It is worth noting that the agreement itself makes some allowance for the adoption of orphan works legislation, providing that both Google and the Fully Participating Libraries can take advantage of such legislation if it ever becomes law. What we do not know is whether or not the Book Rights Registry would become available to users who wanted to use orphan works as part of their diligent search for rightsholders; it would be a tremendous resource but, at least initially, it is structured as a closed and private database. See Georgia Harper’s interesting post on this issue here. We also don’t know if the agreement will have such a pervasive effect that Congress will not bother to take up orphan works in the first place; they certainly have not been on fire to do so up to now.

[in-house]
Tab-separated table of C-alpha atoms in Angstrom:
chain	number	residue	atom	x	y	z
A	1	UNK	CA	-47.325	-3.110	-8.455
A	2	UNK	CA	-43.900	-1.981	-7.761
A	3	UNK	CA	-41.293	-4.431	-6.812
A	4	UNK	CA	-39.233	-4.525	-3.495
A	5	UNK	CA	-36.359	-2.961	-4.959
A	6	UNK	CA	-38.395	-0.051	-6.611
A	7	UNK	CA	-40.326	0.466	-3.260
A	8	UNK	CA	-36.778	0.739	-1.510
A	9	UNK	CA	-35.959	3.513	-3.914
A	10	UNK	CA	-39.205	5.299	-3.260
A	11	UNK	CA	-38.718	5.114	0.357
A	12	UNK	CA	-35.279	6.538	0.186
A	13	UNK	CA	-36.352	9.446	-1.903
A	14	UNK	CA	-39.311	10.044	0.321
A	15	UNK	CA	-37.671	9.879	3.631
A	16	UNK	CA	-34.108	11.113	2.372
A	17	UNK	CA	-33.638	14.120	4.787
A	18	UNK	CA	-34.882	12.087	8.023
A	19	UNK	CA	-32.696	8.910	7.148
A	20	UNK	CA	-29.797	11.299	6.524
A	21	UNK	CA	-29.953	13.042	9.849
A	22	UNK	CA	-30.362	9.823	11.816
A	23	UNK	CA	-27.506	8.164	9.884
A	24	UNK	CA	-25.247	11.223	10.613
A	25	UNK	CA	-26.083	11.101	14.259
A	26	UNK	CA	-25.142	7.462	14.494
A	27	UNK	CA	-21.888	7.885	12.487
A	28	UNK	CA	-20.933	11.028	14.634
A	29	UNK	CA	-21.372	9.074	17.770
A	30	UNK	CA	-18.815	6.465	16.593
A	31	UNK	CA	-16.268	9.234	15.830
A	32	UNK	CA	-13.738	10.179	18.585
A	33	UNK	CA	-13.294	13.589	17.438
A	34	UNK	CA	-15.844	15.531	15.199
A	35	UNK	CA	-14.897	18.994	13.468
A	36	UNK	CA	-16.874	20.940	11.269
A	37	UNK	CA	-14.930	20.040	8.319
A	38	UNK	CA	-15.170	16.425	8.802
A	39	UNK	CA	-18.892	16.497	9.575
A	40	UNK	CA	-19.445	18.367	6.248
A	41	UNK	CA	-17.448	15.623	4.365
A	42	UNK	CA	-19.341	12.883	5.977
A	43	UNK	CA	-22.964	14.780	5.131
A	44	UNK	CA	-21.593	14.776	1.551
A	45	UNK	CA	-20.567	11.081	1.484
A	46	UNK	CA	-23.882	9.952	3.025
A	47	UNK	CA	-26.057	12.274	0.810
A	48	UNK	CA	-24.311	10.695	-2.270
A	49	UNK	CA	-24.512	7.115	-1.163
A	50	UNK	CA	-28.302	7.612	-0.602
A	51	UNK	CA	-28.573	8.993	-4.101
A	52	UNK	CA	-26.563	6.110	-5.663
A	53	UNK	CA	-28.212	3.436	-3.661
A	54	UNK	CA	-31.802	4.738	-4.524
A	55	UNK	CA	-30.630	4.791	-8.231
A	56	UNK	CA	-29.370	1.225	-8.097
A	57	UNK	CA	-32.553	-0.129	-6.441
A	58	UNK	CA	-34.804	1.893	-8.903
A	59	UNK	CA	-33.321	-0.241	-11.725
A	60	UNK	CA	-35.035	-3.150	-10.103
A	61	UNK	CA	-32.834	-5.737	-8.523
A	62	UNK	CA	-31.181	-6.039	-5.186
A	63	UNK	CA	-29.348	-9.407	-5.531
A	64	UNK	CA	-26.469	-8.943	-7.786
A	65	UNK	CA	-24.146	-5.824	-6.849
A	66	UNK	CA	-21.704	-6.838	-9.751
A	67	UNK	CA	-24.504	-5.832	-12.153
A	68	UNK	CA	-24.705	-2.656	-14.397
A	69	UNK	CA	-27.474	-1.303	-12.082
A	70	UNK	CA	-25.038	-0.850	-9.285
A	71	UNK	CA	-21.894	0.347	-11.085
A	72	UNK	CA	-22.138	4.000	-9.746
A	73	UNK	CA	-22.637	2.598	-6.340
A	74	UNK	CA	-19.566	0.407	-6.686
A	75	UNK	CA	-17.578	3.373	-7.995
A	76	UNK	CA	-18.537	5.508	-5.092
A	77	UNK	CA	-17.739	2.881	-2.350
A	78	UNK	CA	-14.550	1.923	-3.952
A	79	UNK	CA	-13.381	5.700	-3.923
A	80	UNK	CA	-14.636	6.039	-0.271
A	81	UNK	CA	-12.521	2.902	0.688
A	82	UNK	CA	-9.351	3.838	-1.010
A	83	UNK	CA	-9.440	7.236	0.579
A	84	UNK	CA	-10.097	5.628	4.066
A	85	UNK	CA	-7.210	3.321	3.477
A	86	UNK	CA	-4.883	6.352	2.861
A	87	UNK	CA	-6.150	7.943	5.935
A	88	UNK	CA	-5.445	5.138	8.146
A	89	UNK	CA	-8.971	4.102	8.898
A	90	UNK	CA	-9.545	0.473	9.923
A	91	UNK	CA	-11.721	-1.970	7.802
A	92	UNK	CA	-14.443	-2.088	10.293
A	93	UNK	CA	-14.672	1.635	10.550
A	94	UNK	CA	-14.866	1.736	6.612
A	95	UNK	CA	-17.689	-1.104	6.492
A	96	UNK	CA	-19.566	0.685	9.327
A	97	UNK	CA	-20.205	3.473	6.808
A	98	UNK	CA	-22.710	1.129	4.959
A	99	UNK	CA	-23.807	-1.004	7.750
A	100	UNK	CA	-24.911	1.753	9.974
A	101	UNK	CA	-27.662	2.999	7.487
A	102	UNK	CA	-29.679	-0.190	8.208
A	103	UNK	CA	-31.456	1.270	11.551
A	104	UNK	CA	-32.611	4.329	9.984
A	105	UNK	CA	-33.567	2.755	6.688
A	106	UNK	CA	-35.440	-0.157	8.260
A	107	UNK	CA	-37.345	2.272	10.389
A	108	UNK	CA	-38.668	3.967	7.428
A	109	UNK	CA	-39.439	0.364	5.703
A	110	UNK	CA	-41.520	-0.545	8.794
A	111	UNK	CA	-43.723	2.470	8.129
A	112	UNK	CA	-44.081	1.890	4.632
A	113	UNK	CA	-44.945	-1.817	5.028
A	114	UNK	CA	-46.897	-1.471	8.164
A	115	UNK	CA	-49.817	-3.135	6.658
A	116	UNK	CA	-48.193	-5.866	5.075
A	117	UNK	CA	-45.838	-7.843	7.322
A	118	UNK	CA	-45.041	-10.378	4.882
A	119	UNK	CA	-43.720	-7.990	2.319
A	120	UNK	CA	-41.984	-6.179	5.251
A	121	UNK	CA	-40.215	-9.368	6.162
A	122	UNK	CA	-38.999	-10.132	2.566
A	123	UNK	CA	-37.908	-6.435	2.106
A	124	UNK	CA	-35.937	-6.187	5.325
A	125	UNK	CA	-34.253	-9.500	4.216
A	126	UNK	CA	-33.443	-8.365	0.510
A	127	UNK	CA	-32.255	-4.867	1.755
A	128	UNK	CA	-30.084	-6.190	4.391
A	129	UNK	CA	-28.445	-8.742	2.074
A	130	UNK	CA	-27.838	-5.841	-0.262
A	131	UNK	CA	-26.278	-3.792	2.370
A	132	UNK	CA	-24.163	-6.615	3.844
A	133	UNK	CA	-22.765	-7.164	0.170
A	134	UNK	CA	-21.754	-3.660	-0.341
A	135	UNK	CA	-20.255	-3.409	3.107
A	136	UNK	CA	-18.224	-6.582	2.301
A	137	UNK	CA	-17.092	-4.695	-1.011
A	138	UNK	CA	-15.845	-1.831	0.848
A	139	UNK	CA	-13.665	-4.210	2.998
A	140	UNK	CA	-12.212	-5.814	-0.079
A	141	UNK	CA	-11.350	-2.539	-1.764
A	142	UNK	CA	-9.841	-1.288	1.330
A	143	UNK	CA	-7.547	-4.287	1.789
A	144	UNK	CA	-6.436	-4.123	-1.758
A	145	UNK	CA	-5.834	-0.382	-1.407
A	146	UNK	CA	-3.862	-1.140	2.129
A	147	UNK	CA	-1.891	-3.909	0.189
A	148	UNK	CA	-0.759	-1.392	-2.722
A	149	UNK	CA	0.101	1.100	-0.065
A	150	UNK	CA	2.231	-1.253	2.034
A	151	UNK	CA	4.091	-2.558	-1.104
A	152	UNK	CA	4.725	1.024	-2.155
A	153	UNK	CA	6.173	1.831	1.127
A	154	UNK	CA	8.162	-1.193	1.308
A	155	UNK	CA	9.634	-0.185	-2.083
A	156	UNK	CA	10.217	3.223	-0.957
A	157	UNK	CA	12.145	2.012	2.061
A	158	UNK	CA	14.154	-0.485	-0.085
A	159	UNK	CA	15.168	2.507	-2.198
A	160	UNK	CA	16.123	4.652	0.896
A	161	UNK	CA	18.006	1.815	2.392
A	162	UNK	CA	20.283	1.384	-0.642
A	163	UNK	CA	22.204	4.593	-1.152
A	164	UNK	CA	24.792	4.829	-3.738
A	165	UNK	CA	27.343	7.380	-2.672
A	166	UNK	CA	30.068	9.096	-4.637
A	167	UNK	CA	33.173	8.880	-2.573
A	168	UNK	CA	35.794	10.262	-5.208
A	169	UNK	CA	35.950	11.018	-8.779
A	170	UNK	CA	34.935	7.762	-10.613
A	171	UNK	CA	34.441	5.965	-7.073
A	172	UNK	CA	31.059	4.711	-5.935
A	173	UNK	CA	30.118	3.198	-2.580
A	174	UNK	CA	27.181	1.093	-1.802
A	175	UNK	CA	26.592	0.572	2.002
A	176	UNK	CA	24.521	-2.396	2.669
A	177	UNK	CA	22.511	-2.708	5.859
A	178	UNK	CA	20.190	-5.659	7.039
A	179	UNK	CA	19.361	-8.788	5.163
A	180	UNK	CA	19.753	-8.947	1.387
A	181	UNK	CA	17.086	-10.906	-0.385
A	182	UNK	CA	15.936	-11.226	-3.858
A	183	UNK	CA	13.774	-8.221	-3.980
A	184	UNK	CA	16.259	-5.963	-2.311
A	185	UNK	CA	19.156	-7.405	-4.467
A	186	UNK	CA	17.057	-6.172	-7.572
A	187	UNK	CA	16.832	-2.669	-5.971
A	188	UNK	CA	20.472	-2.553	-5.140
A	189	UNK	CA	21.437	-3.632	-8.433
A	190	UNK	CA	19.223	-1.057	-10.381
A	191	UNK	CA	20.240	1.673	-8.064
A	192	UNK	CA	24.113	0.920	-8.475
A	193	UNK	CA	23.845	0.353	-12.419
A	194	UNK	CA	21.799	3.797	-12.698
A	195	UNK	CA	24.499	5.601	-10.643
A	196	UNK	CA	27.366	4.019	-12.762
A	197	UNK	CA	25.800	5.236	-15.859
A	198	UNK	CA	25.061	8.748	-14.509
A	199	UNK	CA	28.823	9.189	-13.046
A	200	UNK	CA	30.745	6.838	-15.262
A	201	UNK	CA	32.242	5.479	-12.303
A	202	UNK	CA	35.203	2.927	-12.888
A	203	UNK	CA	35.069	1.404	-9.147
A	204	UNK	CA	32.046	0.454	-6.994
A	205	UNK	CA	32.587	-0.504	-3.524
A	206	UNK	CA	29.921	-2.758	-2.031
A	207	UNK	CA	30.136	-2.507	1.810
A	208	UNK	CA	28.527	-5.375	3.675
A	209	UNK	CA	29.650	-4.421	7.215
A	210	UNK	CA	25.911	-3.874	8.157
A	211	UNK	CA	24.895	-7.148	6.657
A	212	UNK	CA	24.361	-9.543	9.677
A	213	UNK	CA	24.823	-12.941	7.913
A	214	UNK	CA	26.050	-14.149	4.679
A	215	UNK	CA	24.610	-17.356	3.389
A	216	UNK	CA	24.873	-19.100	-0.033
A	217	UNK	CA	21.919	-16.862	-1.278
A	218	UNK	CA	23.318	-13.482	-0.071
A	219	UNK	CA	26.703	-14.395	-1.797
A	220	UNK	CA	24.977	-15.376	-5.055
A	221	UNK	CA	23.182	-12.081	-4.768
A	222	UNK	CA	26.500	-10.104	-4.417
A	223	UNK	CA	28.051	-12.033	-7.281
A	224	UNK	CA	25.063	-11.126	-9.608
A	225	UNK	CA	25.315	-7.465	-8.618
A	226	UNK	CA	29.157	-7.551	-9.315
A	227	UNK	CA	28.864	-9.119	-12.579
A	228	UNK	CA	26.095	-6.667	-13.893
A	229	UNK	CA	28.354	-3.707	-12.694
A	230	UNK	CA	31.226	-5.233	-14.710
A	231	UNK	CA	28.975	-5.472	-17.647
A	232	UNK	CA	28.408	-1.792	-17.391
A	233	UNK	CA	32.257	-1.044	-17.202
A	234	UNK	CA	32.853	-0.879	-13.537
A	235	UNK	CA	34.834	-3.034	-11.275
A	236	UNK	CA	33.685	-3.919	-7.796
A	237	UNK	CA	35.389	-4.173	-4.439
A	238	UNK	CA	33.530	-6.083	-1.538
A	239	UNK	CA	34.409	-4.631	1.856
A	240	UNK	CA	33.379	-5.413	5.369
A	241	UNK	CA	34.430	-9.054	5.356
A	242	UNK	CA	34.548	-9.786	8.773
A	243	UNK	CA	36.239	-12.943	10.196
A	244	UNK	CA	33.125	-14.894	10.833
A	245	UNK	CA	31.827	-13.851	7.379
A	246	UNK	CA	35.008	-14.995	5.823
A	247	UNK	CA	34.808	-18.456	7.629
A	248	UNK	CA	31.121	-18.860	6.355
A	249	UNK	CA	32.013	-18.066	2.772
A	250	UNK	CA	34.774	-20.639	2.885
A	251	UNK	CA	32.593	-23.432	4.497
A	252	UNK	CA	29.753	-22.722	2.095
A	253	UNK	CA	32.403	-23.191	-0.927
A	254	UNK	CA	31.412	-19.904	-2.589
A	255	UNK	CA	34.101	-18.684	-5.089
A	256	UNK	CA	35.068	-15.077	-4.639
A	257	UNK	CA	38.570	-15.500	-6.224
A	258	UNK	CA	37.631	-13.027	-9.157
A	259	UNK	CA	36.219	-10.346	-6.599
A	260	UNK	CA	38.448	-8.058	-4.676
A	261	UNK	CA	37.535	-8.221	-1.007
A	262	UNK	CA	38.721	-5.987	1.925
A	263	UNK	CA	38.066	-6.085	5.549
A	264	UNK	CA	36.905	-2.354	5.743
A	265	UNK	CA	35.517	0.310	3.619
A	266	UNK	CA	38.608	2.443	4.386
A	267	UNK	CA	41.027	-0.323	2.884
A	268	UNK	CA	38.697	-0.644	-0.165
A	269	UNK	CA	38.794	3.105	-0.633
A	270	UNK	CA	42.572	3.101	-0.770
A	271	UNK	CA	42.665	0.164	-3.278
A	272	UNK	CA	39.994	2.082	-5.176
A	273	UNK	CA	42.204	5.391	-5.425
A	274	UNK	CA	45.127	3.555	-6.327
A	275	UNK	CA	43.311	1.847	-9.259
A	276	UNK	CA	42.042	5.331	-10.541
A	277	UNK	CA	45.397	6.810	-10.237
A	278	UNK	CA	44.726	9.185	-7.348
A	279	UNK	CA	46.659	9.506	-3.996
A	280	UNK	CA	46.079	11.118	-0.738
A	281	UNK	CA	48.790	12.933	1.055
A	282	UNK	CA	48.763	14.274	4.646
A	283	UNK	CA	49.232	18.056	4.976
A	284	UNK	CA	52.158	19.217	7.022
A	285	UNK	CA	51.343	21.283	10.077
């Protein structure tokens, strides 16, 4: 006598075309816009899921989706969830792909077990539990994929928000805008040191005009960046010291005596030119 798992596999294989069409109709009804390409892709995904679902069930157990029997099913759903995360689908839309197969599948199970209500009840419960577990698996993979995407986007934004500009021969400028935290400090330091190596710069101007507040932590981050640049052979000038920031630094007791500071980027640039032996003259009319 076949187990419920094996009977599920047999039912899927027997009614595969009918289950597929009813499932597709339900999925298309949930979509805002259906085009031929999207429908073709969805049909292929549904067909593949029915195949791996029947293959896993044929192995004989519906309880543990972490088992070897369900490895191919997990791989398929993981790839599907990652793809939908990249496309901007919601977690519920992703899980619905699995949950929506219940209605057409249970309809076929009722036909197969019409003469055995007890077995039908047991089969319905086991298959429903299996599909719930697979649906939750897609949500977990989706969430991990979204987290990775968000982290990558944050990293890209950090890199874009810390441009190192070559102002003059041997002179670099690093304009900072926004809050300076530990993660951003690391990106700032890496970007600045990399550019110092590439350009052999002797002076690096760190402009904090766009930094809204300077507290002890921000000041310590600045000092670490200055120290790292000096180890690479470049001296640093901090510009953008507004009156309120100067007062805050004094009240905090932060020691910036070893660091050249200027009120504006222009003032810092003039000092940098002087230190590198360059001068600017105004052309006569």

Defining the public domain — I have complained before that Google has used a very narrow definition of the public domain, especially in regard to government publications. On this score, the agreement seems to move things in a positive direction, at least in regard to the contents of the Google Books product itself. Google has argued that it had to be careful about using government works because of the possibility that they would contain “inserts” (to use the term now adopted in the settlement agreement) for which there could be a continuing copyright interest. This agreement would seem to remedy that concern by allowing for uses of such works unless the owner of the rights in the insert objects. Even then, Google can appeal the objection using the dispute resolution procedure specified. The restrictions on other public domain works that are still commercially available seem sensible to me. If a PD work contains an insert to which a copyright interest still adheres (an introduction, for example), then all earlier editions of the PD work that contain that insert are treated as commercially available (and therefore “non-display”). Editions without such inserts will remain in the public portion of the Google database. On the other hand, out-of-print editions of a work that is still in copyright and is commercially available in another edition will all be treated as commercially available.